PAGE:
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Moment of Truth   By: (1912-2003)

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Basil Wells, who lives in Pennsylvania, has been doing research concerning life in the area during the period prior to and following the War of 1812. Here he turns to a different problem the adjustment demanded of a pioneer woman, not in those days but Tomorrow on Mars.

moment of truth

by BASIL WELLS

Beyond the false windows she could see the reddish wasteland where dust clouds spun and shifted so slowly.

She had been asleep. Now she stretched luxuriously beneath the crisp white sheet that the vapid August heat decreed. From memory to memory her dream fogged mind drifted, and to the yet to be. It was good to remember, and to imagine, and to see and feel and hear....

She smiled. She was Ruth Halsey, fourteen, brunette, and pretty. Earl, and Harry, and Buhl had told her she was pretty. Especially Buhl. Buhl was her favorite date now.

The room closed around her with its familiar colors and furnishings. Sometimes she would dream that she was elsewhere, unfamiliar, ugly places, but then she would awaken to the four long windows with their coarse beige drapes of monk's cloth and the fantasies were forever dispelled.

Her eyes loved the two paintings, the dark curls of the pink and white doll sitting prissily atop the dresser, and the full length mirror on the open closet door.

The pictured design of the wallpaper, its background merging with the pastel blue of the slanted ceiling.... Almost as they had blended together that first day when she was twelve. Yet not the same, she corrected her thoughts, frowning. Sometimes, as today, the design seemed faded and changed. The gay little bridges and the flowered, impossibly blue trees seemed to change and threaten to vanish.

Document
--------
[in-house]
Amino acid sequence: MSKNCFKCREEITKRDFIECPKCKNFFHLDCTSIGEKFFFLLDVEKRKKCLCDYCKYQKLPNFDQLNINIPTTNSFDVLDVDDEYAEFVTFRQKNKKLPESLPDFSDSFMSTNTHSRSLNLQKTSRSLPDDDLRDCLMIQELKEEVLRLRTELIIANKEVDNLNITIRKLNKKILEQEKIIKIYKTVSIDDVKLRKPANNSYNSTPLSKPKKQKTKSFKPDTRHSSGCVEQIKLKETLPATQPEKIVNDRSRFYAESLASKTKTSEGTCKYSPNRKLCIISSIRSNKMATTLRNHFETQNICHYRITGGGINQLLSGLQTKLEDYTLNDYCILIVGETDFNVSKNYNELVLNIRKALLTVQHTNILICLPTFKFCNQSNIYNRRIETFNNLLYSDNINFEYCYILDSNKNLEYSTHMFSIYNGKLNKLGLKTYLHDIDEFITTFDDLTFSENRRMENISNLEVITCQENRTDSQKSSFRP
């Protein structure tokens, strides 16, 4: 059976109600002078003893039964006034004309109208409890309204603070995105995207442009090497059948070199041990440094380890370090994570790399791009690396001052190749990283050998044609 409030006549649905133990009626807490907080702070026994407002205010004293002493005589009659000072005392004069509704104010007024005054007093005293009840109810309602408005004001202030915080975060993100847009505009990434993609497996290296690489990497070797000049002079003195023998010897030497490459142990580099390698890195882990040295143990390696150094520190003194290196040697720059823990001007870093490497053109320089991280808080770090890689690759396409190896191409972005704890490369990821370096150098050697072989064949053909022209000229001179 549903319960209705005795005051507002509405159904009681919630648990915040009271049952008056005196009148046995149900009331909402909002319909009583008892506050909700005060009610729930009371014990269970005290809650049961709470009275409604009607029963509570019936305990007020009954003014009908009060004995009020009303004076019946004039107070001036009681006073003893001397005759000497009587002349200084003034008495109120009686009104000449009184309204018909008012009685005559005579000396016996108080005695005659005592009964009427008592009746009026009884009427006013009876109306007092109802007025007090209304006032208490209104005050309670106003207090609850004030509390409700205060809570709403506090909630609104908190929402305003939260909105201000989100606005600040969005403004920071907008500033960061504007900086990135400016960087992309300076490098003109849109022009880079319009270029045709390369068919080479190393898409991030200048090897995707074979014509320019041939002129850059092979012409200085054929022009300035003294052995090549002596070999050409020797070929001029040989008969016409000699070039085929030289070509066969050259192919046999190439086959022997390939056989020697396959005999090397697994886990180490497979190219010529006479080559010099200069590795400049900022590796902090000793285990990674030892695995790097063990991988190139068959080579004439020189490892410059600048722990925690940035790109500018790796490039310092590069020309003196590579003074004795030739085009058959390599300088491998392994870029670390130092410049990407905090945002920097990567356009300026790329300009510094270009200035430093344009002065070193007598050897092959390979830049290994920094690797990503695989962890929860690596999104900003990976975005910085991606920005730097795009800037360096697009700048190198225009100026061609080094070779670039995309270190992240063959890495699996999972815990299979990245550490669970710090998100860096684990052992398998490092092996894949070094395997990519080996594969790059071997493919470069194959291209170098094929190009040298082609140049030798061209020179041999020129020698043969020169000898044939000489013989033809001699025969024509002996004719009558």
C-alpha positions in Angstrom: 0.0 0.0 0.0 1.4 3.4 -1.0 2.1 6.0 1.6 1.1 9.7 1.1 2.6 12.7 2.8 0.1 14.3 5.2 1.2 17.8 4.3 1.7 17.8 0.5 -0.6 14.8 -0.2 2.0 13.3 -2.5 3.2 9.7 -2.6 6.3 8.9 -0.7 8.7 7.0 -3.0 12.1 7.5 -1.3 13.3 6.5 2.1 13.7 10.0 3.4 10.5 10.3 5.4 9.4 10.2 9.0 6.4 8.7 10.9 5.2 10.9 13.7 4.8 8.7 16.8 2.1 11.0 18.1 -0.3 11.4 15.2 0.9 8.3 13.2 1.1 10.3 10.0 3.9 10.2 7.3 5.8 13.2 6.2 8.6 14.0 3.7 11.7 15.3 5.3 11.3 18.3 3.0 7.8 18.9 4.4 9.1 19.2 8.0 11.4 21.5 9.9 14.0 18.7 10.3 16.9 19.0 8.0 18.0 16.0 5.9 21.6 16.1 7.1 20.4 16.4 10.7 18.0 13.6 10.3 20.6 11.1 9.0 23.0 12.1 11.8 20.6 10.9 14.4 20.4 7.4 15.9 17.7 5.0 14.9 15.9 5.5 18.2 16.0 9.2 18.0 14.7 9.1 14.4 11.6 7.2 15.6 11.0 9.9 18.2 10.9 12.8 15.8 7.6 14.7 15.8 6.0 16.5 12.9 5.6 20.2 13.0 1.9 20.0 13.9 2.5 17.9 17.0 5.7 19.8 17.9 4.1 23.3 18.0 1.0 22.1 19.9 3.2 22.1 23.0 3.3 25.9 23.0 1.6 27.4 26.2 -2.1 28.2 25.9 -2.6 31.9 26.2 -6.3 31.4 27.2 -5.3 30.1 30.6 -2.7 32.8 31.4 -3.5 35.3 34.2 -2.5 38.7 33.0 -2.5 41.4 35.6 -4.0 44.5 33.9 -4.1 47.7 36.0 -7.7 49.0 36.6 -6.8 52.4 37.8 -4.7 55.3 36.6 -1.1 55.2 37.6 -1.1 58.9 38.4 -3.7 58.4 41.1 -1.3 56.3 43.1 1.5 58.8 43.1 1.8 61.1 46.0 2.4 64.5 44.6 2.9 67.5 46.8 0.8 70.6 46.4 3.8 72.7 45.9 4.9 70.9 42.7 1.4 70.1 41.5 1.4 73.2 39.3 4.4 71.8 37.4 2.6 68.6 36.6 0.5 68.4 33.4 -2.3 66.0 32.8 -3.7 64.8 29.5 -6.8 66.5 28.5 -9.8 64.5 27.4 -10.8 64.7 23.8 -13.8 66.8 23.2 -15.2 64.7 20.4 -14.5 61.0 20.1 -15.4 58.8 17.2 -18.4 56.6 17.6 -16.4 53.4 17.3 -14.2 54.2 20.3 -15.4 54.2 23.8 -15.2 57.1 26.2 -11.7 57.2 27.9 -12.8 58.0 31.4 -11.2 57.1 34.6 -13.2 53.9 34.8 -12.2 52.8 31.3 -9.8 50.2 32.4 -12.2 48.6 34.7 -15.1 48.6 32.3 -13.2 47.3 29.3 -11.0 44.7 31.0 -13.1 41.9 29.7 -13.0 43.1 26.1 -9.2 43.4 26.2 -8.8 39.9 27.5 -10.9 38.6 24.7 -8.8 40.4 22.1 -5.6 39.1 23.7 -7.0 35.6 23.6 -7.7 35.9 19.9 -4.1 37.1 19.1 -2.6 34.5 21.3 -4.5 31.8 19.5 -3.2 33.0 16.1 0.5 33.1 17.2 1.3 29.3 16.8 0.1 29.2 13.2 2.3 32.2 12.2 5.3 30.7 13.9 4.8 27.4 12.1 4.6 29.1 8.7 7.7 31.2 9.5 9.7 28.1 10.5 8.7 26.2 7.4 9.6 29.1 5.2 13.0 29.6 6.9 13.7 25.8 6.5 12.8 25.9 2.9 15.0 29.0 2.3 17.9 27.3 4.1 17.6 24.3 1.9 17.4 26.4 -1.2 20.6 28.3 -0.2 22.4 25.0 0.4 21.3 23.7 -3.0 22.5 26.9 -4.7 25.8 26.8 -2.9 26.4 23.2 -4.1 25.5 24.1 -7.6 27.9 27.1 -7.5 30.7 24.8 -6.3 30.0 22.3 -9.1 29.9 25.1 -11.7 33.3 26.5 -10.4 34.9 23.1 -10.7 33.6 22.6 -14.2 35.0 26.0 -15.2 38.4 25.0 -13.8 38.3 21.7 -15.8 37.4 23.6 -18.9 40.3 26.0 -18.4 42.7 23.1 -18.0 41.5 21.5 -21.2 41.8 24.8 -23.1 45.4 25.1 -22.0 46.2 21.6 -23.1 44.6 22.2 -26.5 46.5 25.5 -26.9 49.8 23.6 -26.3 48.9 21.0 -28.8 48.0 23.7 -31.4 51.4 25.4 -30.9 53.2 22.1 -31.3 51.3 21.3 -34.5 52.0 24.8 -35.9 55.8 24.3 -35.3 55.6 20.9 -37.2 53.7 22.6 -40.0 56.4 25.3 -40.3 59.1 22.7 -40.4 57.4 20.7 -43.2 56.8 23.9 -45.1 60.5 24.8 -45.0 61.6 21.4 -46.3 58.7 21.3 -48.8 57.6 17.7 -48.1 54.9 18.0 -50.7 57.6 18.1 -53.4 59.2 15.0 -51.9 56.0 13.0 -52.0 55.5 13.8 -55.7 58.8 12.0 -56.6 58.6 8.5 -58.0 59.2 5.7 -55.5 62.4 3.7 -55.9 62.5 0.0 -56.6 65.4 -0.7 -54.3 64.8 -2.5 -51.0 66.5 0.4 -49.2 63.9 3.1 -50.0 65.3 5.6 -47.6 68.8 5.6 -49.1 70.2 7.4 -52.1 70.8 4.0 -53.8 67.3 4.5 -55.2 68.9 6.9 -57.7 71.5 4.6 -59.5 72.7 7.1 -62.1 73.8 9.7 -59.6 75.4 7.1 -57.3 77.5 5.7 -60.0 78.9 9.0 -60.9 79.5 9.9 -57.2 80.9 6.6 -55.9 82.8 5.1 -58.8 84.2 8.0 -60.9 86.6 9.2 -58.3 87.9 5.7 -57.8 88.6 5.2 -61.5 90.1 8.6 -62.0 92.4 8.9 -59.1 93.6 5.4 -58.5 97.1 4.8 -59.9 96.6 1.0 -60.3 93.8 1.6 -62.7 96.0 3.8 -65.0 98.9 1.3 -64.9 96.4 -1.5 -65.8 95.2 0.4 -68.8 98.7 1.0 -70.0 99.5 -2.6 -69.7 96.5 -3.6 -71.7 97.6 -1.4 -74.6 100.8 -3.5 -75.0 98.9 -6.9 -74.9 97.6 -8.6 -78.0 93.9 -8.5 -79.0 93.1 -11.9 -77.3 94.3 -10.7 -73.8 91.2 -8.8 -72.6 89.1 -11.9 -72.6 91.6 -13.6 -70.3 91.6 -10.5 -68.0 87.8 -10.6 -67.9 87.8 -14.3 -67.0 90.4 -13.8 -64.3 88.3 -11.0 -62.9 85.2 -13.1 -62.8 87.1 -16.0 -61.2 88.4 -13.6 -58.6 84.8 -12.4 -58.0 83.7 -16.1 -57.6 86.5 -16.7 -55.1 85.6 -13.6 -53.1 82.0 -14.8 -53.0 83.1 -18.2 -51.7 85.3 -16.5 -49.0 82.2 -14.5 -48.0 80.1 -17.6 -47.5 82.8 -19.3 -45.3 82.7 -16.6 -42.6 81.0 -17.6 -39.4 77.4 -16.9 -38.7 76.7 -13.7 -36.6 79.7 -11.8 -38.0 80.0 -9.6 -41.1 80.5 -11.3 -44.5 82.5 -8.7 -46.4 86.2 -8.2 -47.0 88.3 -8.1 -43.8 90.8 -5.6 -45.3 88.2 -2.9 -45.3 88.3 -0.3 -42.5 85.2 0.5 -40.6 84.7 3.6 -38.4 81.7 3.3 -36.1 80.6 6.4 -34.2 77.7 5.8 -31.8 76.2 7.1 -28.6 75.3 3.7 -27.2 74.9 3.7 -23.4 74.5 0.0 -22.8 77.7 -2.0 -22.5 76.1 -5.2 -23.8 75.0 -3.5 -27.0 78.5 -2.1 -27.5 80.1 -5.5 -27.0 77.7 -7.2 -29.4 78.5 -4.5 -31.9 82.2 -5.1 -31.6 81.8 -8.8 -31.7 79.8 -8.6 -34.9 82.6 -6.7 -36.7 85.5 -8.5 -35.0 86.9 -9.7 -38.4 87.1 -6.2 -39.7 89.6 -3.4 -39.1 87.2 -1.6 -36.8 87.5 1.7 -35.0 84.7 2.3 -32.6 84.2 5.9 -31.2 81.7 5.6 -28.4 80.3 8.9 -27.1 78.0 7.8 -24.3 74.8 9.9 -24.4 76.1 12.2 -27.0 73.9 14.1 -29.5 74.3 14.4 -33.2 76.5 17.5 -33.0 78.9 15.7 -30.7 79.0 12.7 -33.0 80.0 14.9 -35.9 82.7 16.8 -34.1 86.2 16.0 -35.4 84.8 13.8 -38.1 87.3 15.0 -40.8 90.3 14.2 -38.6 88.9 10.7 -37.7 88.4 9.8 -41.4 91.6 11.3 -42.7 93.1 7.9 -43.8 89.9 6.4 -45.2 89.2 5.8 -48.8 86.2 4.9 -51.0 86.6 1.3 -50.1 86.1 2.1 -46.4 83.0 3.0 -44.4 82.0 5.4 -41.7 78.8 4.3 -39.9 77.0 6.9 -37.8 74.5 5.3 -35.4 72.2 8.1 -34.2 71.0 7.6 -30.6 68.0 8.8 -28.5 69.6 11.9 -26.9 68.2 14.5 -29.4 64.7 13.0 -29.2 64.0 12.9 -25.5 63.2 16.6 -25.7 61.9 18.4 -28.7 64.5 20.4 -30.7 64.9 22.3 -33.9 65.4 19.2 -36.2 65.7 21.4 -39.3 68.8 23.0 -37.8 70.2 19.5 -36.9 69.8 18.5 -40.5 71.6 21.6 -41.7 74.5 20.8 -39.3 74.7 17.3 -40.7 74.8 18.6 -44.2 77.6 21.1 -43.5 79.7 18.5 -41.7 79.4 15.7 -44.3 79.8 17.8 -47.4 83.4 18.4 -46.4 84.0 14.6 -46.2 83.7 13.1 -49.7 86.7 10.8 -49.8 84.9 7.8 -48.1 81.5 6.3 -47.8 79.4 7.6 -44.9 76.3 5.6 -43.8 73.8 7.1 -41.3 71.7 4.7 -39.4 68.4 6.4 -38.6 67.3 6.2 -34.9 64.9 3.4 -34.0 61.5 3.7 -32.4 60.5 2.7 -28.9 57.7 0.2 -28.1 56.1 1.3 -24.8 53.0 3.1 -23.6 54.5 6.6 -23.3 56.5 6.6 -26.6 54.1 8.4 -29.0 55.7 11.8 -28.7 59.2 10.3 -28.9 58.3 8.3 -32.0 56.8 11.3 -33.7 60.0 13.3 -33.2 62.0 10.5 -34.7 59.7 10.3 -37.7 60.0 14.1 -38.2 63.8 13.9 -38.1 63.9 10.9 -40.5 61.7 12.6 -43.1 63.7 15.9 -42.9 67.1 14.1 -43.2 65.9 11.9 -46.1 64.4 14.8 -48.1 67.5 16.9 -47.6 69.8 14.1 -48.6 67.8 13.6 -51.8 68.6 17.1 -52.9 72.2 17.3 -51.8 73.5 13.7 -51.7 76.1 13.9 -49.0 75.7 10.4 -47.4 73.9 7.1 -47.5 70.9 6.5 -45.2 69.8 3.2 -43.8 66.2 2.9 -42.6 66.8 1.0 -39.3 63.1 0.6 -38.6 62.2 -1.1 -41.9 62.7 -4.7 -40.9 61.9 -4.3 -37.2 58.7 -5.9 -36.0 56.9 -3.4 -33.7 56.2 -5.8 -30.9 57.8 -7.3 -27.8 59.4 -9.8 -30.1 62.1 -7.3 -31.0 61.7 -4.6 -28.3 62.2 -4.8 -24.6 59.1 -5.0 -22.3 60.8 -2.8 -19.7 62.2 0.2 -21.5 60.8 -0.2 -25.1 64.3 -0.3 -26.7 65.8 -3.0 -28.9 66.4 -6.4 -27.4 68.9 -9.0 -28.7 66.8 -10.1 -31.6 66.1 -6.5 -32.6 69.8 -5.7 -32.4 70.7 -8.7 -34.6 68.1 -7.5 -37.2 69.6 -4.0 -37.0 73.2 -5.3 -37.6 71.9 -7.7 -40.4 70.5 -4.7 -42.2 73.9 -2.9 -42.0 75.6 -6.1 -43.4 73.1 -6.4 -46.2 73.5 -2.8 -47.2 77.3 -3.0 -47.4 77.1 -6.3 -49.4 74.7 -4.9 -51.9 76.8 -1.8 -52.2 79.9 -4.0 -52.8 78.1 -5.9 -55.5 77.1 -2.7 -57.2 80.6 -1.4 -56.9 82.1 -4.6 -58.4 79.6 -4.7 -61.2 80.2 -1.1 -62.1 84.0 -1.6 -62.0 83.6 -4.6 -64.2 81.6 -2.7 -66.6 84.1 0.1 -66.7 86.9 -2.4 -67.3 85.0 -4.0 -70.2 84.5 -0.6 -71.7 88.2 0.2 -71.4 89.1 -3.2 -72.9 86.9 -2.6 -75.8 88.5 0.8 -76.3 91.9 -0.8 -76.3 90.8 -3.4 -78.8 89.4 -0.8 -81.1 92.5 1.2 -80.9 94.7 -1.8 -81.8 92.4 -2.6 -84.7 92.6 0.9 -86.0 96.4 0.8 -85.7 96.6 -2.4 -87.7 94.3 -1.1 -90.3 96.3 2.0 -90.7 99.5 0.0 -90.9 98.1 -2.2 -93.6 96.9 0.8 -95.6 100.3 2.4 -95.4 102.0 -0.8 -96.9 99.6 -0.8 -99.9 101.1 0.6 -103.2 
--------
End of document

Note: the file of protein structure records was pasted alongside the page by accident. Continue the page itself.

She laughed over at the demurely sitting doll. Essie had been her favorite doll when she was younger. Of course now that she was fourteen she did not play with dolls any more. But it was permissible that she keep her old friend neatly dressed and ever at hand as a confidant. She smiled at the thought. Essie never tattled.

"It must be from that polio," she told Essie, knowing all the time that she was almost well now and needed plenty of rest and careful doses of exercise. "It makes my eyes funny."

Essie smiled back glassily and Ruth laughed. It was good to awaken and see the thick black arms of the maple tree outside the windows. It was good to have the cool green leaves waving at her, and see the filtered dapplings of sunshine cross and recross them.

She loved that old tree. She had played among its long horizontal branches from childhood. Her brother, Alex, who had been killed in the Normandy Landing during World War Three, had loved the tree too. He had built the railed, shingled roofed little nest high up in the tree's crotched heart where Ruth kept some of her extra special notes and jewelry and a book of poems.

One of the two paintings on the bedroom walls was of the old tree. The tree dominated the old story and a half white house with the green shutters that was the Halseys' home. Her home. Alex had painted that picture as well as the other showing the graceful loop of the river and the roofs of the village of Thayer in the distance. Ruth had been with him as he painted that second picture from the jutting rock ledge five hundred feet above the river.

"I was just ten then, Essie," she chirped gaily. "I remember how afraid I was of the height and how Alex scolded."

But Alex was dead now and all she had to remember of him was the paintings and the photographs that Mother kept in a battered brown leather folder. For a moment the bright sunlight in her beloved maple tree's leaves seemed to dim and the room wavered about her. She wondered about that. She must tell her father or her mother.

Perhaps the polio, light touch of it or not, had hurt her eyesight. Glasses! She shuddered at the thought.

The room shimmered and blurred and suddenly broke apart to reform into something.... She squinched her eyes shut to the hideous vision... Continue reading book >>




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